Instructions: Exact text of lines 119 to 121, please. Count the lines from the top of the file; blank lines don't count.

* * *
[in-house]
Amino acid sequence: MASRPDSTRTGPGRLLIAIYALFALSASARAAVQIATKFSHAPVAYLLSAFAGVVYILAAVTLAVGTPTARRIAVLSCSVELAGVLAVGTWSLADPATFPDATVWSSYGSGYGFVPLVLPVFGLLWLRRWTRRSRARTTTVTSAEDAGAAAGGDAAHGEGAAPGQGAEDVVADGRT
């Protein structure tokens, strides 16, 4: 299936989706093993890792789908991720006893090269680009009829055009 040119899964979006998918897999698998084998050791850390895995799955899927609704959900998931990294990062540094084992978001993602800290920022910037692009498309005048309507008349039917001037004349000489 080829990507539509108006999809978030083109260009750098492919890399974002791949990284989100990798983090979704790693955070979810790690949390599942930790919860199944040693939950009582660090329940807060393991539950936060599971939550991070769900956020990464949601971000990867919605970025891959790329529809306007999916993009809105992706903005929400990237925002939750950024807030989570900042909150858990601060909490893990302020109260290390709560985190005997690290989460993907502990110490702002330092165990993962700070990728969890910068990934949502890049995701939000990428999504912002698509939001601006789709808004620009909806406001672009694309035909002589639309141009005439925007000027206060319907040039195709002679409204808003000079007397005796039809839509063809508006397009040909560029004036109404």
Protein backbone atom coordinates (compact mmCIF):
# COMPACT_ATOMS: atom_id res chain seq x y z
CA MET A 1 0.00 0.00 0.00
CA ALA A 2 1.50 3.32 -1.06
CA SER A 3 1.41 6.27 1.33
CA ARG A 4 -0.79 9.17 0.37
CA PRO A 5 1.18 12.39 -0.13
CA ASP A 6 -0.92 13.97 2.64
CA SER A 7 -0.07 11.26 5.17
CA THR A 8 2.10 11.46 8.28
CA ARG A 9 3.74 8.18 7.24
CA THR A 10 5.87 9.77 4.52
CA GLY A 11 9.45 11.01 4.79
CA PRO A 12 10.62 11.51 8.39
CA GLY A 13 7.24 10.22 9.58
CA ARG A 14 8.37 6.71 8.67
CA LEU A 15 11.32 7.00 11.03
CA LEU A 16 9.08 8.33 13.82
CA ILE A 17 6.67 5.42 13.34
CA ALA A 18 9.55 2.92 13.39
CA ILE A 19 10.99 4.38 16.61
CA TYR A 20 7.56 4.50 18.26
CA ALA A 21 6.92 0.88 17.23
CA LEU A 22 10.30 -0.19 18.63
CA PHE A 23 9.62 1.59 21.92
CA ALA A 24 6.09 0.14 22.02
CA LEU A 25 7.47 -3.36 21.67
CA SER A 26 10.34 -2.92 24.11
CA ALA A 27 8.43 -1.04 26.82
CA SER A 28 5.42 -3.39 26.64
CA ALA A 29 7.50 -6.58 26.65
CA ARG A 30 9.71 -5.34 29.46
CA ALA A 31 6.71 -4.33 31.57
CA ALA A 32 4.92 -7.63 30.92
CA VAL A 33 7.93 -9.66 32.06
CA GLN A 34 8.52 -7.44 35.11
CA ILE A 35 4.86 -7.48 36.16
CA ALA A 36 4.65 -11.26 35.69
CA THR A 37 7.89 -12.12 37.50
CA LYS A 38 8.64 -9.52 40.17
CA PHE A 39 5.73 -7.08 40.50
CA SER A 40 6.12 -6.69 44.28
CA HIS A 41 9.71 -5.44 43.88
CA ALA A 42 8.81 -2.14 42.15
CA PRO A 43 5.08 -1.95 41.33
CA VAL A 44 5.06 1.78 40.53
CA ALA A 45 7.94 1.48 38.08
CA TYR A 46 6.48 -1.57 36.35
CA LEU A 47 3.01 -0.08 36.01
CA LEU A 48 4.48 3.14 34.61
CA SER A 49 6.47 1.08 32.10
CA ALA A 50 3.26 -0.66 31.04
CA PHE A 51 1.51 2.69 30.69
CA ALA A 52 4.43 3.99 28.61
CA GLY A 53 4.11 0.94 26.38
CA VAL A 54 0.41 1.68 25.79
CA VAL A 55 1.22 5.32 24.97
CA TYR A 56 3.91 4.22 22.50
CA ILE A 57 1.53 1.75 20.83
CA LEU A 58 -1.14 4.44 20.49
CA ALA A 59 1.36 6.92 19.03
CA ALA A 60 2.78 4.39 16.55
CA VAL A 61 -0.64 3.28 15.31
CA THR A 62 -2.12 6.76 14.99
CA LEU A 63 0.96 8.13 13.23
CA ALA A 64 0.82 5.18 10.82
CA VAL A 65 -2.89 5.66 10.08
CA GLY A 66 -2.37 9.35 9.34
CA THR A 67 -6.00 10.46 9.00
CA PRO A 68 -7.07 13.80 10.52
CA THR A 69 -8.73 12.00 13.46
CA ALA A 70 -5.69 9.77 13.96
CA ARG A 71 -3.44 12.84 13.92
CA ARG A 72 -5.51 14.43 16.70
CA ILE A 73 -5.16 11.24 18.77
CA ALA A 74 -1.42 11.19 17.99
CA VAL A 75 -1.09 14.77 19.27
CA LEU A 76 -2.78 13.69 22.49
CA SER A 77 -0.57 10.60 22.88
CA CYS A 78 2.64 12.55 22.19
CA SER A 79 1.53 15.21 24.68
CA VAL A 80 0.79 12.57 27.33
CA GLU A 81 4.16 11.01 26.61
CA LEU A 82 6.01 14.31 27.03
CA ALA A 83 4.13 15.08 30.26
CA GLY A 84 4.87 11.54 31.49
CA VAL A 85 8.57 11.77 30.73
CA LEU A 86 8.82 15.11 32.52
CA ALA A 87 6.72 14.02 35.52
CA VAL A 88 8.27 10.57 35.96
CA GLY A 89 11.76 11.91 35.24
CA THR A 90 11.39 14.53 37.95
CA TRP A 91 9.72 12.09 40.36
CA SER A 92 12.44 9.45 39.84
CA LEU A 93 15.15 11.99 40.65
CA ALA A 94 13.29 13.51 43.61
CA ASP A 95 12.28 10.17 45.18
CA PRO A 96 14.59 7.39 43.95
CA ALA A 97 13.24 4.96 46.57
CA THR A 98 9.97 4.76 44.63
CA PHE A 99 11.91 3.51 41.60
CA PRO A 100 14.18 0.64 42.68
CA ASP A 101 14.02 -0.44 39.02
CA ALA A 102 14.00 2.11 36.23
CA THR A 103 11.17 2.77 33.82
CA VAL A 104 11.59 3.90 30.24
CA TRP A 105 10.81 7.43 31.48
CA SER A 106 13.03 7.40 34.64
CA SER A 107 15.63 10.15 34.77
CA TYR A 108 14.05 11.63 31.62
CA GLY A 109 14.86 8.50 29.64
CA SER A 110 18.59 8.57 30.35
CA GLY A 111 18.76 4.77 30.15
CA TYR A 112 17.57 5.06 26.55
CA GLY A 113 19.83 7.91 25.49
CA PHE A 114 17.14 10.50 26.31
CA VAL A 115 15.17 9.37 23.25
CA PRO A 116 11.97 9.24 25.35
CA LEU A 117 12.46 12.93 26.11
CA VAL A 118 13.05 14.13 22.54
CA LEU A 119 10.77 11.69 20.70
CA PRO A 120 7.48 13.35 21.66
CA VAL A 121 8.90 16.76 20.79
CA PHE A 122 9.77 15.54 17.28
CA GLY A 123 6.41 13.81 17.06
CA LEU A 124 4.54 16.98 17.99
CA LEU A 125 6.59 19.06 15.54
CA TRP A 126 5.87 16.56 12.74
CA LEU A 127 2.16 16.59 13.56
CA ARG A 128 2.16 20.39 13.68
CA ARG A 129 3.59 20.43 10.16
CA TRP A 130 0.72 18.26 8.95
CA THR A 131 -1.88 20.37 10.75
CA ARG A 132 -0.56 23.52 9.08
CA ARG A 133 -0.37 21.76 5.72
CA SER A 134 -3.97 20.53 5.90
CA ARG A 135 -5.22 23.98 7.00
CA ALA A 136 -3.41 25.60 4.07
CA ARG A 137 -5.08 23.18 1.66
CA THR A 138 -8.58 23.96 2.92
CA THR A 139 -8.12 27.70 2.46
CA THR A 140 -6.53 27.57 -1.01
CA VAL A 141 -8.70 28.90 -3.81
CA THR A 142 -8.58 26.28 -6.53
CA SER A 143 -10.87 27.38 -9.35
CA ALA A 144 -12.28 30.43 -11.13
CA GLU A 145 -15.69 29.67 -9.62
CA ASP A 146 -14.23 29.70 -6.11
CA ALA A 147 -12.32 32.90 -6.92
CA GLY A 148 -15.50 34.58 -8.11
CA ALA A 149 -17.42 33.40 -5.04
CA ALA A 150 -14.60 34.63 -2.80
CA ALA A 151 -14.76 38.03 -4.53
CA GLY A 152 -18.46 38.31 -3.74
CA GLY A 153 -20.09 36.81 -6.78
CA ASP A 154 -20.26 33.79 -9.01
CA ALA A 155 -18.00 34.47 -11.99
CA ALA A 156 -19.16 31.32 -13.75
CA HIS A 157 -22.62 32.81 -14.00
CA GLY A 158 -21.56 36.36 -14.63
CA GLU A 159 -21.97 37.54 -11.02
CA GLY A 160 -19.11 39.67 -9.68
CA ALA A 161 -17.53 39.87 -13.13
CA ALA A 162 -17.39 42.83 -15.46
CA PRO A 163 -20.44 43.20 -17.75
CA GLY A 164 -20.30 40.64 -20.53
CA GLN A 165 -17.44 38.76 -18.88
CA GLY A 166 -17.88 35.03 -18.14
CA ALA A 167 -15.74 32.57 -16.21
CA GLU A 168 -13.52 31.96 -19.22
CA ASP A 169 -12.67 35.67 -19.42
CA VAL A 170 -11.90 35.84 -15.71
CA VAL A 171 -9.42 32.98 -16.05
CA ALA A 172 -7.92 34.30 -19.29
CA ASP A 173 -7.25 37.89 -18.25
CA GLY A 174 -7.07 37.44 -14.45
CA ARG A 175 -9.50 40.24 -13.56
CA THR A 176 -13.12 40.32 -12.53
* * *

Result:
CA PHE A 114 17.14 10.50 26.31
CA VAL A 115 15.17 9.37 23.25
CA PRO A 116 11.97 9.24 25.35